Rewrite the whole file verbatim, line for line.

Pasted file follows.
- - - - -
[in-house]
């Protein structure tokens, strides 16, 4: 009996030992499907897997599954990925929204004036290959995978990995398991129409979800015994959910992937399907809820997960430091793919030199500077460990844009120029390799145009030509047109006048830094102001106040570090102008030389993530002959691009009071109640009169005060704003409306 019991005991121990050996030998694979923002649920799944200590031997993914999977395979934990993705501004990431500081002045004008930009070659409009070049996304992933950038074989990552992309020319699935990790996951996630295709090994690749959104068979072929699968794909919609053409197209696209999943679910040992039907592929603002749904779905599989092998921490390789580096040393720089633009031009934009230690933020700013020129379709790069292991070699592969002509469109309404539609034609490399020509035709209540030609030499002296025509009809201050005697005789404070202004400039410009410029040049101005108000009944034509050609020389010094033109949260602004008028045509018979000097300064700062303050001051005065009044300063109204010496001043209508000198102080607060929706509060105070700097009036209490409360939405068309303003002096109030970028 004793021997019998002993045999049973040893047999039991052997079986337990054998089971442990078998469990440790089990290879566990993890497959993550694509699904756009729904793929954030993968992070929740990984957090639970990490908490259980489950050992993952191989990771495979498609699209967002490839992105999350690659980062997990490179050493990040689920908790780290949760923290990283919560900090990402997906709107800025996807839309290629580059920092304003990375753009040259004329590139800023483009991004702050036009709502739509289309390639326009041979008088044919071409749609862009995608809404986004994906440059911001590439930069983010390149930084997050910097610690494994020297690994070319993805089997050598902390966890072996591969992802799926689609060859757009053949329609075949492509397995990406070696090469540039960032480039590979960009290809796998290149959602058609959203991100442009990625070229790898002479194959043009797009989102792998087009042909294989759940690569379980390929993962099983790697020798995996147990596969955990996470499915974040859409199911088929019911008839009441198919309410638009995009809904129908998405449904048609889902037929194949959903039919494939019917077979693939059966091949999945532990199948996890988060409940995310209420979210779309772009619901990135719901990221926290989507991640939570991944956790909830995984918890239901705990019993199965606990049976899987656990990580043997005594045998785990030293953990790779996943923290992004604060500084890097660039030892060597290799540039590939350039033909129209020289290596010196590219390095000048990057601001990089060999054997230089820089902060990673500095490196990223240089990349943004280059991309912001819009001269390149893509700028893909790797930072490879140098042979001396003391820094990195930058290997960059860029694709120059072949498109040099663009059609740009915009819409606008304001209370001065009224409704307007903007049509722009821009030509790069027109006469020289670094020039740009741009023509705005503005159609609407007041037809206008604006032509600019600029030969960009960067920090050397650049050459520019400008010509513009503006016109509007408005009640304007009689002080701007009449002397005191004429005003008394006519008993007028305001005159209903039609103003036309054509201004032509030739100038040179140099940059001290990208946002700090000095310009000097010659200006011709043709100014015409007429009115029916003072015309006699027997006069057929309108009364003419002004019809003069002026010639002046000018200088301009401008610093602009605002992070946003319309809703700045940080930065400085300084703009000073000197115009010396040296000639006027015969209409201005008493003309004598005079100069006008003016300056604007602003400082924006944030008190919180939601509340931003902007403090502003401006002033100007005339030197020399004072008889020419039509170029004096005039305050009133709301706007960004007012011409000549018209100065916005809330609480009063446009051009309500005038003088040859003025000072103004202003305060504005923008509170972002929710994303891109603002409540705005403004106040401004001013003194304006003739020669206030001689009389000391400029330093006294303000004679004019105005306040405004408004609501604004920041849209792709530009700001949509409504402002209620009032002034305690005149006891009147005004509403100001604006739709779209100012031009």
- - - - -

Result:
[in-house]
């Protein structure tokens, strides 16, 4: 009996030992499907897997599954990925929204004036290959995978990995398991129409979800015994959910992937399907809820997960430091793919030199500077460990844009120029390799145009030509047109006048830094102001106040570090102008030389993530002959691009009071109640009169005060704003409306 019991005991121990050996030998694979923002649920799944200590031997993914999977395979934990993705501004990431500081002045004008930009070659409009070049996304992933950038074989990552992309020319699935990790996951996630295709090994690749959104068979072929699968794909919609053409197209696209999943679910040992039907592929603002749904779905599989092998921490390789580096040393720089633009031009934009230690933020700013020129379709790069292991070699592969002509469109309404539609034609490399020509035709209540030609030499002296025509009809201050005697005789404070202004400039410009410029040049101005108000009944034509050609020389010094033109949260602004008028045509018979000097300064700062303050001051005065009044300063109204010496001043209508000198102080607060929706509060105070700097009036209490409360939405068309303003002096109030970028 004793021997019998002993045999049973040893047999039991052997079986337990054998089971442990078998469990440790089990290879566990993890497959993550694509699904756009729904793929954030993968992070929740990984957090639970990490908490259980489950050992993952191989990771495979498609699209967002490839992105999350690659980062997990490179050493990040689920908790780290949760923290990283919560900090990402997906709107800025996807839309290629580059920092304003990375753009040259004329590139800023483009991004702050036009709502739509289309390639326009041979008088044919071409749609862009995608809404986004994906440059911001590439930069983010390149930084997050910097610690494994020297690994070319993805089997050598902390966890072996591969992802799926689609060859757009053949329609075949492509397995990406070696090469540039960032480039590979960009290809796998290149959602058609959203991100442009990625070229790898002479194959043009797009989102792998087009042909294989759940690569379980390929993962099983790697020798995996147990596969955990996470499915974040859409199911088929019911008839009441198919309410638009995009809904129908998405449904048609889902037929194949959903039919494939019917077979693939059966091949999945532990199948996890988060409940995310209420979210779309772009619901990135719901990221926290989507991640939570991944956790909830995984918890239901705990019993199965606990049976899987656990990580043997005594045998785990030293953990790779996943923290992004604060500084890097660039030892060597290799540039590939350039033909129209020289290596010196590219390095000048990057601001990089060999054997230089820089902060990673500095490196990223240089990349943004280059991309912001819009001269390149893509700028893909790797930072490879140098042979001396003391820094990195930058290997960059860029694709120059072949498109040099663009059609740009915009819409606008304001209370001065009224409704307007903007049509722009821009030509790069027109006469020289670094020039740009741009023509705005503005159609609407007041037809206008604006032509600019600029030969960009960067920090050397650049050459520019400008010509513009503006016109509007408005009640304007009689002080701007009449002397005191004429005003008394006519008993007028305001005159209903039609103003036309054509201004032509030739100038040179140099940059001290990208946002700090000095310009000097010659200006011709043709100014015409007429009115029916003072015309006699027997006069057929309108009364003419002004019809003069002026010639002046000018200088301009401008610093602009605002992070946003319309809703700045940080930065400085300084703009000073000197115009010396040296000639006027015969209409201005008493003309004598005079100069006008003016300056604007602003400082924006944030008190919180939601509340931003902007403090502003401006002033100007005339030197020399004072008889020419039509170029004096005039305050009133709301706007960004007012011409000549018209100065916005809330609480009063446009051009309500005038003088040859003025000072103004202003305060504005923008509170972002929710994303891109603002409540705005403004106040401004001013003194304006003739020669206030001689009389000391400029330093006294303000004679004019105005306040405004408004609501604004920041849209792709530009700001949509409504402002209620009032002034305690005149006891009147005004509403100001604006739709779209100012031009």